Learning is best related to pleasant memories and feelings. Therefore, students are most likely to engage with a subject and be willing to learn, when they are feeling positive. So first things first: at the beginning of the lesson, ensure the student is in the right mind-set, and if they have any concerns or upsets, allow them to express their feelings; it will stop them from being distracted and disengaging from the tasks ahead.
Allowing them to feel comfortable in a positive and encouraging environment, will give them the confidence and self-value of achievement.
Our bodies are capable of incredible things and from a young age, children experience and actively use all their senses. For example, before we even reach our first year of age, if someone shook a rattle we would hear it. We would turn and look at it, touch it, taste it, smell it and feel it. Yet as we get older, these enquiries become limited to the use of only a few senses, and learning becomes a process of reading and writing. While for some this is an effective way to learn, it can be challenging for students with dyslexia.
In most cases, multi-sensory learning is extremely valuable for effective teaching and learning. It won’t be relevant for all teaching exercises, nevertheless, presenting information in both visual and auditory ways may be more motivating and engaging. For example, while a student may struggle to understand something written on the page, turning this into a more hands-on task involving acting, voice recording or even building, may just help them achieve that ‘lightbulb’ moment when it all clicks into place and makes sense to them.
Removing the need to process unnecessarily heavy text is paramount for students with dyslexia. Therefore, anything that involves visual content, including pictures, video clips, animated drawings, colourful mind-maps and flow charts, will be a lot more appealing and engaging for them.
There are a huge amount of study guides and resources available for students to use, both in the classroom and at home with support from parents and teachers. Investing in those that specifically follow the curriculum, such as those published by Oaka Books, will be hugely beneficial, allowing students to learn effectively through pictorial or cartoon-based imagery with simple sentences, without alienating them through the use of heavy passages or complicated structures of text.
Often, these resources will have been put together by educational specialists or those who have a vested interest in providing support. I myself have been involved in the creation of resources for dyslexic students and visual learners. Working in a school, I have been able to witness a noticeable difference in students’ engagement and attainment levels, by using a range of tools and techniques that embrace these visual and kinaesthetic elements of learning, so that we don’t alienate students with dyslexia in the way that heavy passages of texts, alone, can do.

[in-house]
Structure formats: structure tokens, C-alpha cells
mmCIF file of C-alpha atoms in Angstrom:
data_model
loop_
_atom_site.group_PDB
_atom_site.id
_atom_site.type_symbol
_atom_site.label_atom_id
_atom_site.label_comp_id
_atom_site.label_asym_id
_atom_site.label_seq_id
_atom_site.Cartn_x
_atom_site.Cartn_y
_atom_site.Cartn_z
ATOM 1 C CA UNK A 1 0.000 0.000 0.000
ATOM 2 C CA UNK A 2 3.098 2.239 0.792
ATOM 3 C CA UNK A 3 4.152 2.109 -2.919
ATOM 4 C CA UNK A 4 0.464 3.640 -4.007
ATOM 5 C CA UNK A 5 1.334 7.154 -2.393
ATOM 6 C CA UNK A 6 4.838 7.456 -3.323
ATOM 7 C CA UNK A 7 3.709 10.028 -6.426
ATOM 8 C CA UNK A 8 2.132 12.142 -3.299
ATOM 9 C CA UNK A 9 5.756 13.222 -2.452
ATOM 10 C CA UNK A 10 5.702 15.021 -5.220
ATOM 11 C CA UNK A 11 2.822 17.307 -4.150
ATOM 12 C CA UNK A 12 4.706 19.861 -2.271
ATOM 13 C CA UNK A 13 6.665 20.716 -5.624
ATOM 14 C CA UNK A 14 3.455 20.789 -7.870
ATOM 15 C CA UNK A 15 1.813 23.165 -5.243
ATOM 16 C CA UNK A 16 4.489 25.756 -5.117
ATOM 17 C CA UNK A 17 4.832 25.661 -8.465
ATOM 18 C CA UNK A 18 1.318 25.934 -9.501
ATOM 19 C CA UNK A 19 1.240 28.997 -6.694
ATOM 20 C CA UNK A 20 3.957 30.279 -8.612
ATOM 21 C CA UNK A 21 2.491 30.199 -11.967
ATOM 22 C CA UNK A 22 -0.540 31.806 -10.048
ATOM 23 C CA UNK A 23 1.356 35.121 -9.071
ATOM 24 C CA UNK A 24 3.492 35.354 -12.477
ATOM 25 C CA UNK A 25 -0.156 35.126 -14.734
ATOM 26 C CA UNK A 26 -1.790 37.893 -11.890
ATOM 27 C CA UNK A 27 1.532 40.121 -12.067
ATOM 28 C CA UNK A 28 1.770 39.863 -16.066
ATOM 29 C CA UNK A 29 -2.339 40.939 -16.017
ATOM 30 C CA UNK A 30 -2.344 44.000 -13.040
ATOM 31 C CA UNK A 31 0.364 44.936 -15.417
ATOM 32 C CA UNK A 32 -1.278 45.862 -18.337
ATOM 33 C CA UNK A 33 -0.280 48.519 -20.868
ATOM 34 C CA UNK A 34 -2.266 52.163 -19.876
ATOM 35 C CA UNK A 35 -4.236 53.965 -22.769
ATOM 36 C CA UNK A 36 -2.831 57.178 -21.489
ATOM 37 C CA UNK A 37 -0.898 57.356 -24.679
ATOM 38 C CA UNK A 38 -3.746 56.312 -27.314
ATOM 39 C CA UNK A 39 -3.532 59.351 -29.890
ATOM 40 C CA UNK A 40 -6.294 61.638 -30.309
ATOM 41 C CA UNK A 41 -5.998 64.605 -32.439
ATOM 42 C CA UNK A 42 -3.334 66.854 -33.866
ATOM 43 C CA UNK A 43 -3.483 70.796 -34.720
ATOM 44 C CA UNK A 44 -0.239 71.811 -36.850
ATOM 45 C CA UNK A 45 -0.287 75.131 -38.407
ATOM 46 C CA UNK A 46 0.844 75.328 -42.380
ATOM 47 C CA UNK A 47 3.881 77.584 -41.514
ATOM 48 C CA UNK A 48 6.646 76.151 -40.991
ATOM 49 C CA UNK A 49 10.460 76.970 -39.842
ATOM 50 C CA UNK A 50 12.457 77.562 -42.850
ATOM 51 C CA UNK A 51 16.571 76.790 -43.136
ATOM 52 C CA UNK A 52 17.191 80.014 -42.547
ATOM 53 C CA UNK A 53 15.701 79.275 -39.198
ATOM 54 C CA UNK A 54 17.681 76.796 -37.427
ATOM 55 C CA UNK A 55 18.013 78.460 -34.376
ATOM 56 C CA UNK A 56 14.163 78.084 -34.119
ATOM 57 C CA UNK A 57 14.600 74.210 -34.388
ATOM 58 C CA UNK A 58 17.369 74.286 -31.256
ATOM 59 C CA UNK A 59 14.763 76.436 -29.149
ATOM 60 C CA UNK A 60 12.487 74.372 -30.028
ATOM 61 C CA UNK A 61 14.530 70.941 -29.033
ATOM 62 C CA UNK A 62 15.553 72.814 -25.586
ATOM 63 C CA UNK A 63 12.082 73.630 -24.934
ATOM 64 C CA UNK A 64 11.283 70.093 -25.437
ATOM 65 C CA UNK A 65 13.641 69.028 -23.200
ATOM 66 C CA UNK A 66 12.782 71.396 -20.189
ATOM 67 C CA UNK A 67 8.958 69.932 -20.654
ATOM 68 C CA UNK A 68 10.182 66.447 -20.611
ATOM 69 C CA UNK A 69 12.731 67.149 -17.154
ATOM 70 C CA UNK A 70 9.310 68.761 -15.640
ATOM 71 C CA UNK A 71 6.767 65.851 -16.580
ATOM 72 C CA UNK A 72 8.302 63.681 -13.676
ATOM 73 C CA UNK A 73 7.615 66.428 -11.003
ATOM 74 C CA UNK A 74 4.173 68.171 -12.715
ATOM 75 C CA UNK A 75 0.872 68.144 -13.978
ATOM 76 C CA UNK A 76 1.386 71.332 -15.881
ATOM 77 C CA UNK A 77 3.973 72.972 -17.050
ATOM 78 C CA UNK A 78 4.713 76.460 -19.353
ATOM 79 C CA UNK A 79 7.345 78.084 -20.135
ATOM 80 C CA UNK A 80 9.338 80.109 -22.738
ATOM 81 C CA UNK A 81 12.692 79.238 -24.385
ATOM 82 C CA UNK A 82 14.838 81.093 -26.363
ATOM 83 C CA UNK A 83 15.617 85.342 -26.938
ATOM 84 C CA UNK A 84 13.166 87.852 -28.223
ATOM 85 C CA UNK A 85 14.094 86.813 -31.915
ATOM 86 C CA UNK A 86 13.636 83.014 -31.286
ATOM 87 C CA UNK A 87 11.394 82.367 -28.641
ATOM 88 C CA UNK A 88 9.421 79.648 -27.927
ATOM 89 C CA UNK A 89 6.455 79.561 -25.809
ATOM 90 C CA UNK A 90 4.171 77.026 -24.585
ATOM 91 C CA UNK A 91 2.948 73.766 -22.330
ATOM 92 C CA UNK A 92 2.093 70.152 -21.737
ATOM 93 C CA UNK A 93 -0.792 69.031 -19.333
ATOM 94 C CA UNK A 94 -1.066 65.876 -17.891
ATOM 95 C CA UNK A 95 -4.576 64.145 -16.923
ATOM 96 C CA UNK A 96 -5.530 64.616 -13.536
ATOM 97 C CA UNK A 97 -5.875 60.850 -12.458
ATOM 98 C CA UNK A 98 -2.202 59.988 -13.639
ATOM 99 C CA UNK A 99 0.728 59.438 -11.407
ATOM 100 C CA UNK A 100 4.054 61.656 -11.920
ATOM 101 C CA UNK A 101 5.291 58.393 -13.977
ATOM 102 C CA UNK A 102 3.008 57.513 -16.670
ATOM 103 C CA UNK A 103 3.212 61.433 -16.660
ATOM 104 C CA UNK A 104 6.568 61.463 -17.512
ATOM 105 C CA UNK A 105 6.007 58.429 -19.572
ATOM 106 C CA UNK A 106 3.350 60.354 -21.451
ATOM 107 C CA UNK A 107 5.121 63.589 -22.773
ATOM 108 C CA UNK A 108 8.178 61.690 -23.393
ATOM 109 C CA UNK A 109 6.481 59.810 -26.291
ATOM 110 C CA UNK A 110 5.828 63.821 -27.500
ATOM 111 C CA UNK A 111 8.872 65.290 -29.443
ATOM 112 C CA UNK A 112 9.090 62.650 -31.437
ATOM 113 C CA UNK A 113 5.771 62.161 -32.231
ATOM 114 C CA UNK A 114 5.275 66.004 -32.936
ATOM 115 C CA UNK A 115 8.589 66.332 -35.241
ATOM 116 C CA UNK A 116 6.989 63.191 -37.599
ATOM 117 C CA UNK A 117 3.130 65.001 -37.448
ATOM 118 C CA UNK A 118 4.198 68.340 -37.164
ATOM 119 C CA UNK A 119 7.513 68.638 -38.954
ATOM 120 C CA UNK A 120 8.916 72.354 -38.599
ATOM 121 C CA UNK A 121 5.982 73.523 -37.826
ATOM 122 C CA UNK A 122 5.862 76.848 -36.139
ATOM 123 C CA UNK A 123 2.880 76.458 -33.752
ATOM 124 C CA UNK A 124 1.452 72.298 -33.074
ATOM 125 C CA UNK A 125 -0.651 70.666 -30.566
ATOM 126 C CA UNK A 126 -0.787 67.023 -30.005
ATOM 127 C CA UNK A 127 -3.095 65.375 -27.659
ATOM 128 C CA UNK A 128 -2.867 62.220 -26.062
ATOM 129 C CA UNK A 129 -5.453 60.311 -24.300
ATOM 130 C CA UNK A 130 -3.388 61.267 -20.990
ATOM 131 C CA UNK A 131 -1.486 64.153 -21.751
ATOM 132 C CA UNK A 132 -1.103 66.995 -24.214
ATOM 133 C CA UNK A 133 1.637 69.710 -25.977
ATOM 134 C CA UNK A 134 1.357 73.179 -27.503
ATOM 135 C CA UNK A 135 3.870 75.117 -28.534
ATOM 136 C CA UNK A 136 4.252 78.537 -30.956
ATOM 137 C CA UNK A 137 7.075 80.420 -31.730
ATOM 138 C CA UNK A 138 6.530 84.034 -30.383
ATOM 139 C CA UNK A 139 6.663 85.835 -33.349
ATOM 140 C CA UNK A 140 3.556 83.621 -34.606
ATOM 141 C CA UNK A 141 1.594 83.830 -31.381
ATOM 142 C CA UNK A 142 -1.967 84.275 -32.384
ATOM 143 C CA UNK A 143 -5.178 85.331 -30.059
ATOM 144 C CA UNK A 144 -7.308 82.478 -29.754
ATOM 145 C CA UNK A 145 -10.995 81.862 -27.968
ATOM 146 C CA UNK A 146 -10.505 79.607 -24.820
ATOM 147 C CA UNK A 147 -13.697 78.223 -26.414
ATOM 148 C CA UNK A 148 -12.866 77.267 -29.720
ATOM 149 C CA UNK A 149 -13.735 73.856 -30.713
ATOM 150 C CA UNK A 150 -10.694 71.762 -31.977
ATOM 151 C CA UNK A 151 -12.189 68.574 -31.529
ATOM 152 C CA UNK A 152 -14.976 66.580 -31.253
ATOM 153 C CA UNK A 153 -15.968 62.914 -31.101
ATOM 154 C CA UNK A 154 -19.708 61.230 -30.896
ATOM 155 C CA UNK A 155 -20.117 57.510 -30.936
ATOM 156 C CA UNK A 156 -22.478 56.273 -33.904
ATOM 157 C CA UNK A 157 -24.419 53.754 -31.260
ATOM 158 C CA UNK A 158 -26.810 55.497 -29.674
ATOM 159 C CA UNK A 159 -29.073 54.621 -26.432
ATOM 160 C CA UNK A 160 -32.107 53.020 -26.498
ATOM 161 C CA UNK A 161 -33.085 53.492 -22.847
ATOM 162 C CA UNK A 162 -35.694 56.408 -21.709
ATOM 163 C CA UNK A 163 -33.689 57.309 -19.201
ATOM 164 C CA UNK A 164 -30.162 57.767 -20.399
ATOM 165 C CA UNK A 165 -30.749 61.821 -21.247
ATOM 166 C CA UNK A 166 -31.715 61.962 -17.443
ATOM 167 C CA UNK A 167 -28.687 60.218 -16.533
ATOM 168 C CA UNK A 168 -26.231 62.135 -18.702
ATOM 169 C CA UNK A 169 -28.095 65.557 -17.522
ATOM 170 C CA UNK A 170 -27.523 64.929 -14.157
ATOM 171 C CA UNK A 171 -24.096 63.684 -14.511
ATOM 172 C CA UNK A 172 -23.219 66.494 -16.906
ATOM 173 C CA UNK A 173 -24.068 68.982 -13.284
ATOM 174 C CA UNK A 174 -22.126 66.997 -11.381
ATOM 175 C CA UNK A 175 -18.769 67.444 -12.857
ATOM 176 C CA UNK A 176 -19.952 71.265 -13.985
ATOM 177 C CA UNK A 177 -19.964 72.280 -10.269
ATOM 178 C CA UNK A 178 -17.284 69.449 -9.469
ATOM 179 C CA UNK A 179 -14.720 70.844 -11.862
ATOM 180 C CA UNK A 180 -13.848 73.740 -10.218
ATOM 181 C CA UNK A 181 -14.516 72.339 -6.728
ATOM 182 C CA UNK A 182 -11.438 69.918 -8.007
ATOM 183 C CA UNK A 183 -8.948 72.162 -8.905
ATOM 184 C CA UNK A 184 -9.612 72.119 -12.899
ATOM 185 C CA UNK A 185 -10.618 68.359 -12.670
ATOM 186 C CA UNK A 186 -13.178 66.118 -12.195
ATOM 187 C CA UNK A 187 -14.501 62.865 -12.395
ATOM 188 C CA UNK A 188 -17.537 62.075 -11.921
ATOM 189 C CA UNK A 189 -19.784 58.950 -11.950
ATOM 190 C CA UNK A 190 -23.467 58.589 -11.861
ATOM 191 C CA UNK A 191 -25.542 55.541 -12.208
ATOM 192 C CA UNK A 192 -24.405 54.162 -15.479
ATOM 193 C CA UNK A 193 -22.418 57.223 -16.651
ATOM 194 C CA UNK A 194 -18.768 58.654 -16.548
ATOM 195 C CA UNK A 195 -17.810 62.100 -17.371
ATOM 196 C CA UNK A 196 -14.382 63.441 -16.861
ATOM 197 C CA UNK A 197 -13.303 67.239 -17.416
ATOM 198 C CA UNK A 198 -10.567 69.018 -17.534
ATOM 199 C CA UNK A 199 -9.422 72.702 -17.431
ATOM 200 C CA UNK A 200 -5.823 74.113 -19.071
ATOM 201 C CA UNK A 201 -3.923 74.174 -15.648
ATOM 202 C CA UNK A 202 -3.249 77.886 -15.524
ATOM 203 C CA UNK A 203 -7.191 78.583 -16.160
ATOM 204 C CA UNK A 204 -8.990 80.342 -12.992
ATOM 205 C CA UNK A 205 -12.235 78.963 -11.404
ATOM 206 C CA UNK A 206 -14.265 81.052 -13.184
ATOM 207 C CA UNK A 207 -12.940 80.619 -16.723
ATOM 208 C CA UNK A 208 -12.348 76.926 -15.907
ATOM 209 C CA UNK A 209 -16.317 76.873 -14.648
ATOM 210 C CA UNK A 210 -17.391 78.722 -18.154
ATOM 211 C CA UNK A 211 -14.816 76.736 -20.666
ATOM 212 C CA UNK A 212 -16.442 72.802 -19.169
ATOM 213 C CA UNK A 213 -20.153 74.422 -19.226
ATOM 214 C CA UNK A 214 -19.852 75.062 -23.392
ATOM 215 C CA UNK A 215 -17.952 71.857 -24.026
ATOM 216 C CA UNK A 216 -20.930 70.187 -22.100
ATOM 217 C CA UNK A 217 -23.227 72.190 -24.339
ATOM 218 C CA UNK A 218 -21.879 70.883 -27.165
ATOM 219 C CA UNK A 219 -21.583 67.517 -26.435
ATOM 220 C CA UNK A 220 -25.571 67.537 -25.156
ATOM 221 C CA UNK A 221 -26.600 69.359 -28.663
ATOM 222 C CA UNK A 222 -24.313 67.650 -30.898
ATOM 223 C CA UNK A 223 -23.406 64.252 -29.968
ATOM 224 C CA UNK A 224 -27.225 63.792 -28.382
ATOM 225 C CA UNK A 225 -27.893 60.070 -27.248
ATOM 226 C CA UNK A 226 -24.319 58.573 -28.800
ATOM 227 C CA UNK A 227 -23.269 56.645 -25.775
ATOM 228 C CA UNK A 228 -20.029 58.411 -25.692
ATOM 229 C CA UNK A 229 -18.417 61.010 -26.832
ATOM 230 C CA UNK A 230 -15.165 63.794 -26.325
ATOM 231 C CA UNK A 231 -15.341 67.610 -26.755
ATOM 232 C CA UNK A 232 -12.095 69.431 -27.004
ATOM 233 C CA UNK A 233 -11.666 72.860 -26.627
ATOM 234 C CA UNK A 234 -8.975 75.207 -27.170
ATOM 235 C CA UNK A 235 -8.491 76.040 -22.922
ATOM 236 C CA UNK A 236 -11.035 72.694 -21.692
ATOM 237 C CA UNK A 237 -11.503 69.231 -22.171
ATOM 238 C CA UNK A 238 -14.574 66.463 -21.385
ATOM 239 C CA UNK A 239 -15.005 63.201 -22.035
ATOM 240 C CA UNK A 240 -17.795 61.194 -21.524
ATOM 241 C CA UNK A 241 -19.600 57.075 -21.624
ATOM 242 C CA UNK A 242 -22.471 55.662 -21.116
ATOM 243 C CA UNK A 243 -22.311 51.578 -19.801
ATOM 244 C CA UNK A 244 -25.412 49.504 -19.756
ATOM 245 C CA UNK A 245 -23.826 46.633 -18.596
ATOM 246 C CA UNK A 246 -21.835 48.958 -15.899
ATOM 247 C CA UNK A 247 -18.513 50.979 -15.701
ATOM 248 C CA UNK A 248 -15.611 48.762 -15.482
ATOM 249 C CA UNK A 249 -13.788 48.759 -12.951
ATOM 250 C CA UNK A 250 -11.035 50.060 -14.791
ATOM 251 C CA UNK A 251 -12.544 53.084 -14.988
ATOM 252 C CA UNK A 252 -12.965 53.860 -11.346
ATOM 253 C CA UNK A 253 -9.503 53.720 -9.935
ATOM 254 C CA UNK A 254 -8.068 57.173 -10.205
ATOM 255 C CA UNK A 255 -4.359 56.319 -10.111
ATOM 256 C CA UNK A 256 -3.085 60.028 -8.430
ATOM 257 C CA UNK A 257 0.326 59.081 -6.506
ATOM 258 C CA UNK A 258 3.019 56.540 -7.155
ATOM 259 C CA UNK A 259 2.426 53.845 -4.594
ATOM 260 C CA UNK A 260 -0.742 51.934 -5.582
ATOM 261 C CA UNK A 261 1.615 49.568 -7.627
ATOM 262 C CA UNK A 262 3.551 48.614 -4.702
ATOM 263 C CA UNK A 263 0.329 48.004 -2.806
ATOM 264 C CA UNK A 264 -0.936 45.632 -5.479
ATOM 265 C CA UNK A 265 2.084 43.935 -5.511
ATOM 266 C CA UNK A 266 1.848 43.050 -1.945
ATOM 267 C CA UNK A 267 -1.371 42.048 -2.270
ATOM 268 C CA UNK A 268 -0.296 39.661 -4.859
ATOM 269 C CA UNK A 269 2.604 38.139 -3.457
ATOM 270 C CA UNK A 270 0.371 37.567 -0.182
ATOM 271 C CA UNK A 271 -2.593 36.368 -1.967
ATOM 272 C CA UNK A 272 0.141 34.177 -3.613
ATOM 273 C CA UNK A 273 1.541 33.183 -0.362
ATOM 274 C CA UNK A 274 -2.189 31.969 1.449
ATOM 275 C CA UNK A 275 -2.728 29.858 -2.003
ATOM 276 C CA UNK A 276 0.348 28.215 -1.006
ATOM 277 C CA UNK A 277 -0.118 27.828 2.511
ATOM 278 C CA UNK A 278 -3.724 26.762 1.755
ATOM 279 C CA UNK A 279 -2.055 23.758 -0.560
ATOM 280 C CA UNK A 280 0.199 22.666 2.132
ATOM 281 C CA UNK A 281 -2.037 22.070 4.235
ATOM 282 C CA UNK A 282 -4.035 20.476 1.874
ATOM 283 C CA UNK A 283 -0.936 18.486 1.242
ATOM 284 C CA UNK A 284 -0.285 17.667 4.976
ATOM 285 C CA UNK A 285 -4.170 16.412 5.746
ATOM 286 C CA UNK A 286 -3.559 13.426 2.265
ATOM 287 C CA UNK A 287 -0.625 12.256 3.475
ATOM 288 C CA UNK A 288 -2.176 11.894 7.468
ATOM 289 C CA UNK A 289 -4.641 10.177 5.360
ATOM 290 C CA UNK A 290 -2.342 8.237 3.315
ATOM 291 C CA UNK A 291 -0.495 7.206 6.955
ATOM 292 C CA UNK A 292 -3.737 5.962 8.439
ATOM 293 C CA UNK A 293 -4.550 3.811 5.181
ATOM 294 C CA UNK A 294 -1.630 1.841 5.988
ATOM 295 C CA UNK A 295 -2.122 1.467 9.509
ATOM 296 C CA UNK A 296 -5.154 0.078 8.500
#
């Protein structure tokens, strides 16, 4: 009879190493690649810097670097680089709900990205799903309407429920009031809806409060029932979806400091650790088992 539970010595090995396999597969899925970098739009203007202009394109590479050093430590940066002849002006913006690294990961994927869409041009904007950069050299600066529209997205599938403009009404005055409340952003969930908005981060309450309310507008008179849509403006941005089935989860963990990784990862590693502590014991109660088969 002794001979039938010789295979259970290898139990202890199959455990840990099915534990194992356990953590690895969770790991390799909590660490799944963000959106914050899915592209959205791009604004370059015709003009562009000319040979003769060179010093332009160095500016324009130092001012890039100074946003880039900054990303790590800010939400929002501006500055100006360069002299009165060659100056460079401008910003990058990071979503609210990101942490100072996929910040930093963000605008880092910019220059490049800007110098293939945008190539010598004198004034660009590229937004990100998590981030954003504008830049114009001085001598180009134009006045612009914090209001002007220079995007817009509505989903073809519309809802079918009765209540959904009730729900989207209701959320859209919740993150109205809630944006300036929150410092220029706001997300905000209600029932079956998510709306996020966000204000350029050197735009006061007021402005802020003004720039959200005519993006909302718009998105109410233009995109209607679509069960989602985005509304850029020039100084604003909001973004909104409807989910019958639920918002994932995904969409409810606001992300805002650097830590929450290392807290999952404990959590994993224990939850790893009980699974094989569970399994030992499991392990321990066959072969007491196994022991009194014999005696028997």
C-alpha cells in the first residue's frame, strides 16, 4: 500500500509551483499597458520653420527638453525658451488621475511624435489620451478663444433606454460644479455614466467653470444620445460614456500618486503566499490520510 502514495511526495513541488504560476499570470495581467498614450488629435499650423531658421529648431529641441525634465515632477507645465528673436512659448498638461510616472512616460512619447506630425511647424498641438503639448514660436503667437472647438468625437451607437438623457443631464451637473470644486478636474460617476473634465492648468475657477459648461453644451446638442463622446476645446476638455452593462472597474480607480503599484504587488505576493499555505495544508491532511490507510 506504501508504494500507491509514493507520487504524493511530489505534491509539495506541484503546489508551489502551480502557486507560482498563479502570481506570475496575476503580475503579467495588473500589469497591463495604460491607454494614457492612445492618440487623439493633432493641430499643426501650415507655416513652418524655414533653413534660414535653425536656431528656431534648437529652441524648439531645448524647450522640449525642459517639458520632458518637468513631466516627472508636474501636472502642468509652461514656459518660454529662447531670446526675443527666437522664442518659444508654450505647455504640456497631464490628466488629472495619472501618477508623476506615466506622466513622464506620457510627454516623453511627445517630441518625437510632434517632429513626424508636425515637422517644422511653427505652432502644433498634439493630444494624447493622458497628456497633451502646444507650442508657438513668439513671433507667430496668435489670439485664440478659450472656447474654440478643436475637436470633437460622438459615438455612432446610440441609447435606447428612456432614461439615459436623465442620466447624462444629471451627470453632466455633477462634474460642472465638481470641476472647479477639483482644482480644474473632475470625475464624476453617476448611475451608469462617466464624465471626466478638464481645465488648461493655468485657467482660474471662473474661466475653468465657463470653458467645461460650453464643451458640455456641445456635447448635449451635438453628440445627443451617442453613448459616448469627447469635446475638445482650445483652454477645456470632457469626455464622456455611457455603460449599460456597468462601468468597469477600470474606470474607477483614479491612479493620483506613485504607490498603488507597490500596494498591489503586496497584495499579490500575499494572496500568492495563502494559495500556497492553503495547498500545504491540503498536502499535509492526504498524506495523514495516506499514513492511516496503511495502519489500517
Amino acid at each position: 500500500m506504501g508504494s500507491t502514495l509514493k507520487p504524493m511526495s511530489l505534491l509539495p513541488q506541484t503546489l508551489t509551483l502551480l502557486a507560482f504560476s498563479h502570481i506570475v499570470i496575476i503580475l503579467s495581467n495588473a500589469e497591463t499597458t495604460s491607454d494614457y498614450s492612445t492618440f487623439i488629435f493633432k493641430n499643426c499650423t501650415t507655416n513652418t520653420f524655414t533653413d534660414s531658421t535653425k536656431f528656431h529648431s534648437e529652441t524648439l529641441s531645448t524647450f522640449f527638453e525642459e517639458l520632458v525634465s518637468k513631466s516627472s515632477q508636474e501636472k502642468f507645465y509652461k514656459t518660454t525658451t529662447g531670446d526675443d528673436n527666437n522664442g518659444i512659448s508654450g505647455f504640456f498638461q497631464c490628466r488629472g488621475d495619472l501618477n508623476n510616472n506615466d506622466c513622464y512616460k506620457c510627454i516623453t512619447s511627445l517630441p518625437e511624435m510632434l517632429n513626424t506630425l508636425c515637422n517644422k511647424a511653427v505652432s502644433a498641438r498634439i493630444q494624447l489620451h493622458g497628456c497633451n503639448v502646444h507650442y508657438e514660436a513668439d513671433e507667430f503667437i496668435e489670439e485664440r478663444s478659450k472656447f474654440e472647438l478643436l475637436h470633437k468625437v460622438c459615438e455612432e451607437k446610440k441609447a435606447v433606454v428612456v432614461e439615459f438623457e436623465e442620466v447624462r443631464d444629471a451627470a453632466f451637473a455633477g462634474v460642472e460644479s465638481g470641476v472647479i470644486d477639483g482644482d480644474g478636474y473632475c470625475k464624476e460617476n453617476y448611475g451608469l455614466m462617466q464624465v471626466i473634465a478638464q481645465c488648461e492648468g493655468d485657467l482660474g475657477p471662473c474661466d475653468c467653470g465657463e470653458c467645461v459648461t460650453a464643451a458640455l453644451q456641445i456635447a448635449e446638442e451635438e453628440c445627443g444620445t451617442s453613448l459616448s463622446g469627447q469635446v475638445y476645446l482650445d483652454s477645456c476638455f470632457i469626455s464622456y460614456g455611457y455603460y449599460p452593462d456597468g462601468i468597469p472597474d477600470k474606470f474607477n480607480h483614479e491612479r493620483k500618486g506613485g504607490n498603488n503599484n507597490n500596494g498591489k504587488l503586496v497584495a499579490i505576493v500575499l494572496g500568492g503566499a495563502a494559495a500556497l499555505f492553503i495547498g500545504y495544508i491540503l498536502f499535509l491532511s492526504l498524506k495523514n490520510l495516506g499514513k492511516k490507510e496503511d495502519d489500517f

Experiment with technology
ICT and hardware are also useful areas of support and can be an excellent way of engaging students in the learning process.
For example, instead of getting them to read or write at their desk, try sitting with them at the computer. Whereas text can appear to ‘jump around’ on the page of a book, the variety of colours and fonts available on a desktop can improve their ability to read and focus.
You could also use software on the computer to get the students to create their own visual aids and mind-maps — getting them to actively think about what they have learnt about a certain topic or subject and build their own interpretations of the information they have consumed. There are many available websites which can help with this.
Teaching the teacher
It’s often the case that information is retained most effectively when you can demonstrate your own explanation of something you’ve previously learnt.
Therefore, encourage your student to ‘become the teacher’ and explain what they’ve learnt to their peers or parents. It puts the learning in their hands, enabling a sense of ownership and confidence. This will then, in turn, create a more positive attitude as they’re likely to recall a lot more information than they may have realised!
As I’ve previously mentioned, children with dyslexia can find it hard to articulate their thoughts and what they’ve learnt. However, when encouraged to express these feelings through alternative avenues, parents and teachers will be able to get a clearer insight into what they’ve actually taken from the lesson, and how it has been interpreted.
Ultimately, what is learnt does not need to change; instead, how it is taught needs to be considered.
Both parents and teachers need to be aware and understand the challenges that dyslexic children may face throughout their educational journey and how to support them best.
Once these strategies and alternative methods have been identified, then we can feel confident in the knowledge that we are providing students with everything they need in order to reach their full potential.